The 2011 Australian Budget And Solar

Home solar power in Australia has endured a battering over the last few weeks in terms of government support and in Tuesday night’s Australian Federal Budget announcements, it was the turn of other elements of Australia’s renewable energy sector.
Treasurer Wayne Swan announced an early end to the National Solar Schools Program (NSSP), will cease two years earlier in June 2013; leaving only two rounds of funding to go. 
According to Climate Change and Energy Efficiency, Greg Combet,  the saving of $156.4 million will go towards funding for energy efficiency, greenhouse and energy reporting, and Solar Cities programs. Existing Solar Cities projects will see an additional $13.7 million over two years.
The biggest loser from last night’s announcement was the large-scale solar focused Solar Flagships program, which will be subject to $220 million in funding cuts over 2 years from 2012-13.
The Connecting Renewables Program, an initiative designed to support major transmission infrastructure investments that would not otherwise proceed without Australian Government funding, will now be a $1.4 million commitment over the next 3 years. Labor had previously promised $100 million over 4 years, and $1 billion over 10 years.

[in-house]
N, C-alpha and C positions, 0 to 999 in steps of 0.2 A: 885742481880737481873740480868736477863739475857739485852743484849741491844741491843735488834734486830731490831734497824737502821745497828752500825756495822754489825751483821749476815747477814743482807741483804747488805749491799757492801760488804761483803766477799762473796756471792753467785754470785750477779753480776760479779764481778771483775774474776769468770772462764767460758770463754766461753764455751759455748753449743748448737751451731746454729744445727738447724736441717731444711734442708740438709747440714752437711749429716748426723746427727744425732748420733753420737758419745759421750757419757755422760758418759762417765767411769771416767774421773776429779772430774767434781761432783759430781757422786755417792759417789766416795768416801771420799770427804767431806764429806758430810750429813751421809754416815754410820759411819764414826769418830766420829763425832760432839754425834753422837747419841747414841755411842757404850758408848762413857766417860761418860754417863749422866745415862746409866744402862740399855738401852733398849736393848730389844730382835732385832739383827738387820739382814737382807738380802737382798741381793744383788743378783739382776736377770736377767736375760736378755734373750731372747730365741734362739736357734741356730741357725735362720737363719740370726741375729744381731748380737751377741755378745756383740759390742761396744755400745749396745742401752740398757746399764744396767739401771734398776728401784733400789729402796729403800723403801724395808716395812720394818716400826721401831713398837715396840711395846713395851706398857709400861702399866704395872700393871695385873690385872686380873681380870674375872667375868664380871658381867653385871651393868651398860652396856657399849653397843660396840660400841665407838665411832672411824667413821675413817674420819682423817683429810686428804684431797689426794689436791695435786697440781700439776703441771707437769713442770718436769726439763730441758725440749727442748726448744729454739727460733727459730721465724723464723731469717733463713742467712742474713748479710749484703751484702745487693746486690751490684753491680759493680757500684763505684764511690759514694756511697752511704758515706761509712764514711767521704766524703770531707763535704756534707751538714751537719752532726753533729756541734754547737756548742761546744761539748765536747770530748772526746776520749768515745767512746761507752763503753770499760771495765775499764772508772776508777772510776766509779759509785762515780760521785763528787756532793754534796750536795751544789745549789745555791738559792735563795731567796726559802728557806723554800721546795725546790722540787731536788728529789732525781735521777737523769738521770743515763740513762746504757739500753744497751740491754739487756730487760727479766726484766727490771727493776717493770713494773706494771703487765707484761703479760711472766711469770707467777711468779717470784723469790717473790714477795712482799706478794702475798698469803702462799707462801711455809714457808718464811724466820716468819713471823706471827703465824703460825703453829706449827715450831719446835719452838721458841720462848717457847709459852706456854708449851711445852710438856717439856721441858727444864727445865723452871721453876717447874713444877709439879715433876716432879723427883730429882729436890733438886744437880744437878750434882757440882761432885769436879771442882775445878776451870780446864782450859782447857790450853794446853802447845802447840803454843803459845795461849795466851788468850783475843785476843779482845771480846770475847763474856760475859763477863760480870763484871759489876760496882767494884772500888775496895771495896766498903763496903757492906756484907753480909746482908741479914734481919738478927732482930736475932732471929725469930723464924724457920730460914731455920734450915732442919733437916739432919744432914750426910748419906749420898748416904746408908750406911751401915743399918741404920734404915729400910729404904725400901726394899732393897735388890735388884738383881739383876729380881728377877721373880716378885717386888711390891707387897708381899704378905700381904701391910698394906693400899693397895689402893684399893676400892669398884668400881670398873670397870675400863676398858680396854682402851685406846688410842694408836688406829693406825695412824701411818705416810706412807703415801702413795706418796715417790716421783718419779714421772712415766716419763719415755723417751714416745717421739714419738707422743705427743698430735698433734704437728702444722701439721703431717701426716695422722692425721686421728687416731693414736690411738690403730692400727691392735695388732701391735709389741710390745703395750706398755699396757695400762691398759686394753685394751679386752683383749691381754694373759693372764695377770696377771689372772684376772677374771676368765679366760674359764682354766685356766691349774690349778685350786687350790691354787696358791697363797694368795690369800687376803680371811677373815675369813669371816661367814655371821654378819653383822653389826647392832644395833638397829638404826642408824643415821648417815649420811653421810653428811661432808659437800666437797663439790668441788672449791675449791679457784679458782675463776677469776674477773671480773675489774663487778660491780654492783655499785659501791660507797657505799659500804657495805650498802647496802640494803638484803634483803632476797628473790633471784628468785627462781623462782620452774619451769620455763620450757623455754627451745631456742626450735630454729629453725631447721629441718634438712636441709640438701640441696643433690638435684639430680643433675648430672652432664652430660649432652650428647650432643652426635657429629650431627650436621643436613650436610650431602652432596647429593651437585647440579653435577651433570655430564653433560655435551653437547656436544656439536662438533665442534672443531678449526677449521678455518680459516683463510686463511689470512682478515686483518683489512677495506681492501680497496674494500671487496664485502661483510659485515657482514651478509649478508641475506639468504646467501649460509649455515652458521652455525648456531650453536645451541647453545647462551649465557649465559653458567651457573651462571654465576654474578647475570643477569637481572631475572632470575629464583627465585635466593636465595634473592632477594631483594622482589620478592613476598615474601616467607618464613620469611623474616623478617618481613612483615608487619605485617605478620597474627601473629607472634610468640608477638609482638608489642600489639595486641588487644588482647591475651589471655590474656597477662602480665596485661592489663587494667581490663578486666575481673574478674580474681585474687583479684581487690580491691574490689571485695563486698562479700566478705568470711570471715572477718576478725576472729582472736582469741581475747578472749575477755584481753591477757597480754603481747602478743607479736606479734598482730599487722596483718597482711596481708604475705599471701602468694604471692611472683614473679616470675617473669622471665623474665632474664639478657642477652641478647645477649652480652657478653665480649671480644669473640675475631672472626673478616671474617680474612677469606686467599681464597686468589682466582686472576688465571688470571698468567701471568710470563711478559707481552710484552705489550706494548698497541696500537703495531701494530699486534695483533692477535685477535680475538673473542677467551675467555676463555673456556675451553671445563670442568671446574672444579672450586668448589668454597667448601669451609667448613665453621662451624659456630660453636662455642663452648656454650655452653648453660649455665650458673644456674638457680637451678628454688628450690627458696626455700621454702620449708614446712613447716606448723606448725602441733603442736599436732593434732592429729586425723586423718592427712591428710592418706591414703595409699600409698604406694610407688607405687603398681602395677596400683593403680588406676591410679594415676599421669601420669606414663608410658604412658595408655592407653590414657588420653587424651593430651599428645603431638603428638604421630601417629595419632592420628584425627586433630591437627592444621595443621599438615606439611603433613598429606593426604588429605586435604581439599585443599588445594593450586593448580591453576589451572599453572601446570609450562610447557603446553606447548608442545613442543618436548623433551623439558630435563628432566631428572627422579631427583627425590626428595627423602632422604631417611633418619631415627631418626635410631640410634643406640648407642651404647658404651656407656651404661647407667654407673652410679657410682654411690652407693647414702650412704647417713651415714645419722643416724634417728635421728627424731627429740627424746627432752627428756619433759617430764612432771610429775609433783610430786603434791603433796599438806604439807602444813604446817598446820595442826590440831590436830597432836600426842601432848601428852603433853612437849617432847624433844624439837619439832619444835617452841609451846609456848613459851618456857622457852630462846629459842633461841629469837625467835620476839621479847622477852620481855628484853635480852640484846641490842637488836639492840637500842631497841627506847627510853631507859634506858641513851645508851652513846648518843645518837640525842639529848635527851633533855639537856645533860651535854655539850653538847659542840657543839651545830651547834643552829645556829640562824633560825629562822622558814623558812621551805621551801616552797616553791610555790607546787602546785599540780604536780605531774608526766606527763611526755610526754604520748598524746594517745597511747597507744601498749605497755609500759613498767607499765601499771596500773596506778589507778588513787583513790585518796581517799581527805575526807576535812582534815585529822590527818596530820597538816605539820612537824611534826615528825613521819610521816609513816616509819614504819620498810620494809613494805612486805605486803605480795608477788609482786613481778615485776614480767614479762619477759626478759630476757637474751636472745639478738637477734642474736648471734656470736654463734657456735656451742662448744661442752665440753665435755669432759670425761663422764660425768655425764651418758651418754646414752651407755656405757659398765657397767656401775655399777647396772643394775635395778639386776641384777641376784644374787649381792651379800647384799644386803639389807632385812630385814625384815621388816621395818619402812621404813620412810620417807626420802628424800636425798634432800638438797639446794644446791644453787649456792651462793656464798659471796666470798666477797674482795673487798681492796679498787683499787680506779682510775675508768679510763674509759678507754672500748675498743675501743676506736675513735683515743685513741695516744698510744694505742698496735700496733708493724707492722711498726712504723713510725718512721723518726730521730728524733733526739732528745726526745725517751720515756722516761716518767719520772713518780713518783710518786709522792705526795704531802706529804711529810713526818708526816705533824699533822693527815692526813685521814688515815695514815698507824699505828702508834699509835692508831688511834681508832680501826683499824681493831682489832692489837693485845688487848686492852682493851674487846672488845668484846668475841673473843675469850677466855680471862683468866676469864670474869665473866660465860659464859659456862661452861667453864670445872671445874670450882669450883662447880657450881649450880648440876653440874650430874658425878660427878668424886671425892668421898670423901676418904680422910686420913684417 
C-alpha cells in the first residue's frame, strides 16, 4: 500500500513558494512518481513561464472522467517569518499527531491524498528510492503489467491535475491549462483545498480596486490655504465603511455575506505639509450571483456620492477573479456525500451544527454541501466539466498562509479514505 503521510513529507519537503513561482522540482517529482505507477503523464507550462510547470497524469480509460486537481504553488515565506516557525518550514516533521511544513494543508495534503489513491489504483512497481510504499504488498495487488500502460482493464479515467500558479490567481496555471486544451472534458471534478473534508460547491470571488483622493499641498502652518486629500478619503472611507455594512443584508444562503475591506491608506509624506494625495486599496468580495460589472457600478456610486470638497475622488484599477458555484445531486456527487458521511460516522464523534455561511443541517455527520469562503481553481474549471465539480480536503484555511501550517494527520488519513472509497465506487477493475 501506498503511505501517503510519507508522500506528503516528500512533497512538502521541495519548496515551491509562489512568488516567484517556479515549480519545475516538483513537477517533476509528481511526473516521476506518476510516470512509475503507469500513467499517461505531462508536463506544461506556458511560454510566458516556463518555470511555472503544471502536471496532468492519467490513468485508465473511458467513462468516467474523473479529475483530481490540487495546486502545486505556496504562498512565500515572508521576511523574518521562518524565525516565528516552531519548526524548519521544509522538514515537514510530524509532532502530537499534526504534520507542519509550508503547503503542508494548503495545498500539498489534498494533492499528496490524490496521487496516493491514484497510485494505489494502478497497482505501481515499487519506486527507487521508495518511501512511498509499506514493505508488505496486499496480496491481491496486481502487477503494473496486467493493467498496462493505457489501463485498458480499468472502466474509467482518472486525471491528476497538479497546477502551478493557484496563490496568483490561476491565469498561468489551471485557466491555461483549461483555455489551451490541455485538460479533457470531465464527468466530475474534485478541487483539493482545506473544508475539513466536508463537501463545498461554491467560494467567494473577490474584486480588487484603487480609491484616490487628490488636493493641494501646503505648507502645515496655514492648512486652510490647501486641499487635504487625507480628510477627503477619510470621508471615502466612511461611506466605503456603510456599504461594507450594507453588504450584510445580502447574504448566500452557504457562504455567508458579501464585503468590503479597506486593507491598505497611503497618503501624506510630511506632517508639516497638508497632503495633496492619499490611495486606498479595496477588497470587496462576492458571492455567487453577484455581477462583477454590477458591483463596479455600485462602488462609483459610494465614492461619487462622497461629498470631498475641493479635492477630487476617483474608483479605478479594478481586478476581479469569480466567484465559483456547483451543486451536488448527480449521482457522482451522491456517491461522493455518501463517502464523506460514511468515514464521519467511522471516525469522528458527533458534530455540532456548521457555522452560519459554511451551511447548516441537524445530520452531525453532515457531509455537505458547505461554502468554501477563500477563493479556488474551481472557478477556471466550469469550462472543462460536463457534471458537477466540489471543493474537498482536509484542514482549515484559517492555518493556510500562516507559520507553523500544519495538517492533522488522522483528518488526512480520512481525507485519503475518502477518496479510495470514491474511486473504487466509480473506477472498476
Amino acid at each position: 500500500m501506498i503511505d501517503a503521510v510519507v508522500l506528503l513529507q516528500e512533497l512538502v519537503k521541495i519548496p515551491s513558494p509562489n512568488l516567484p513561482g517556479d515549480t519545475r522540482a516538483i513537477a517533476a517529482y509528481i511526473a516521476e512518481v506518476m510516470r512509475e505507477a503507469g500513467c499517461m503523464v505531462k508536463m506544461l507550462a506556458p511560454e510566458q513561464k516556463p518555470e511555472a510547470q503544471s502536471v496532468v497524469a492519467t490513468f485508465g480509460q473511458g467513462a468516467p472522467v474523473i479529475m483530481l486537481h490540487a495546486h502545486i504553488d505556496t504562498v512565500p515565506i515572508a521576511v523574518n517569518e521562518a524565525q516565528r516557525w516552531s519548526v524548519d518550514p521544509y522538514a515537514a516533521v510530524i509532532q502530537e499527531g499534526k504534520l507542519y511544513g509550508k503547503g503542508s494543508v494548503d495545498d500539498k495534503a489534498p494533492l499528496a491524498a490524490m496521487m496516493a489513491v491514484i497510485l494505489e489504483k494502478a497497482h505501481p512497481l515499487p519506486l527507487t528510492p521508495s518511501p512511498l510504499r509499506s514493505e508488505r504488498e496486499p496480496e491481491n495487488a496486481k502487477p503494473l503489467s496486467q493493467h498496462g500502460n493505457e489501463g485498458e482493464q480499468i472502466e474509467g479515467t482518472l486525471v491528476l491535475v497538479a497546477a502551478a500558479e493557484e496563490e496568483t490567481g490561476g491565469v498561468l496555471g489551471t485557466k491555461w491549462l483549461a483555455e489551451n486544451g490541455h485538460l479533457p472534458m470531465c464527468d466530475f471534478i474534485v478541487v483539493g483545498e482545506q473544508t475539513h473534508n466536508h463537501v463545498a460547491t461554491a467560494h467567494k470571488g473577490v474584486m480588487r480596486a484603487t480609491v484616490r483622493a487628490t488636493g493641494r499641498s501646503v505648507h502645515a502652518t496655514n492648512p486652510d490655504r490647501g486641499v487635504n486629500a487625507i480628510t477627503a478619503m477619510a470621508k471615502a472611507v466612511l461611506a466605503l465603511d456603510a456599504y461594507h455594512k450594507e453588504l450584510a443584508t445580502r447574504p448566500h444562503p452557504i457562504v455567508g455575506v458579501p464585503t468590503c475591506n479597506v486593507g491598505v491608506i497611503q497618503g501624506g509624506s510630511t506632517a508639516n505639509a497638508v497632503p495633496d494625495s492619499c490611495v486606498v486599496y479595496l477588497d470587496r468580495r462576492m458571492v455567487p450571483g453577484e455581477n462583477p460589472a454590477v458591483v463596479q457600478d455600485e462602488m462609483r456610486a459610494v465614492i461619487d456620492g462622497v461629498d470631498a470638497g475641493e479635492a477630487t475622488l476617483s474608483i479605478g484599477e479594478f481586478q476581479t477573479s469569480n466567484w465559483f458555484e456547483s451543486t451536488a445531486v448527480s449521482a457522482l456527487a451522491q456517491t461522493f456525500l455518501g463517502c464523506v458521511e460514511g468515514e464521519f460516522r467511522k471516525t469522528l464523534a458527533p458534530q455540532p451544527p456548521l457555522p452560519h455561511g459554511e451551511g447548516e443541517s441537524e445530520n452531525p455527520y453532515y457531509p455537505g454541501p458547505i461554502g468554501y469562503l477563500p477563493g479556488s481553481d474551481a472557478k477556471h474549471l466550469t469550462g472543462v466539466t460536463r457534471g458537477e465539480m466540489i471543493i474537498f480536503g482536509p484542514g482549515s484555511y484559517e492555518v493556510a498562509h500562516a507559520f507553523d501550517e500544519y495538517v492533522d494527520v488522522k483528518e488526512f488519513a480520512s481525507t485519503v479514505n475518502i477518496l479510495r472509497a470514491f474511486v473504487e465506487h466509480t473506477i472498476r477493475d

Aside from Solar Cities, there were a couple of other winners. The Office of the Renewable Energy Regulator (ORER) will receive an added $53.2 million over four years to allow it to meet additional statutory responsibilities. 
The Emerging Renewables program, which aims to help reduce the cost of renewable energy technologies, will be boosted from $40 million to $100 million; with the additional funding to come from unallocated funds associated with the Australian Centre for Renewable Energy (ACRE).
Overall, renewable energy in Australia lost far more than it gained in last night’s Budget. John Grimes, CEO of the the Australian Solar Energy Society (AuSES), described the Budget as “disappointing”.
“It is now even more important that the Federal Government allocates 25% of the revenue from a carbon price to an independent Green Investment Bank for investment in research and development, demonstration and early commercialisation of large-scale solar and the emerging energy sources,” said Mr. Grimes.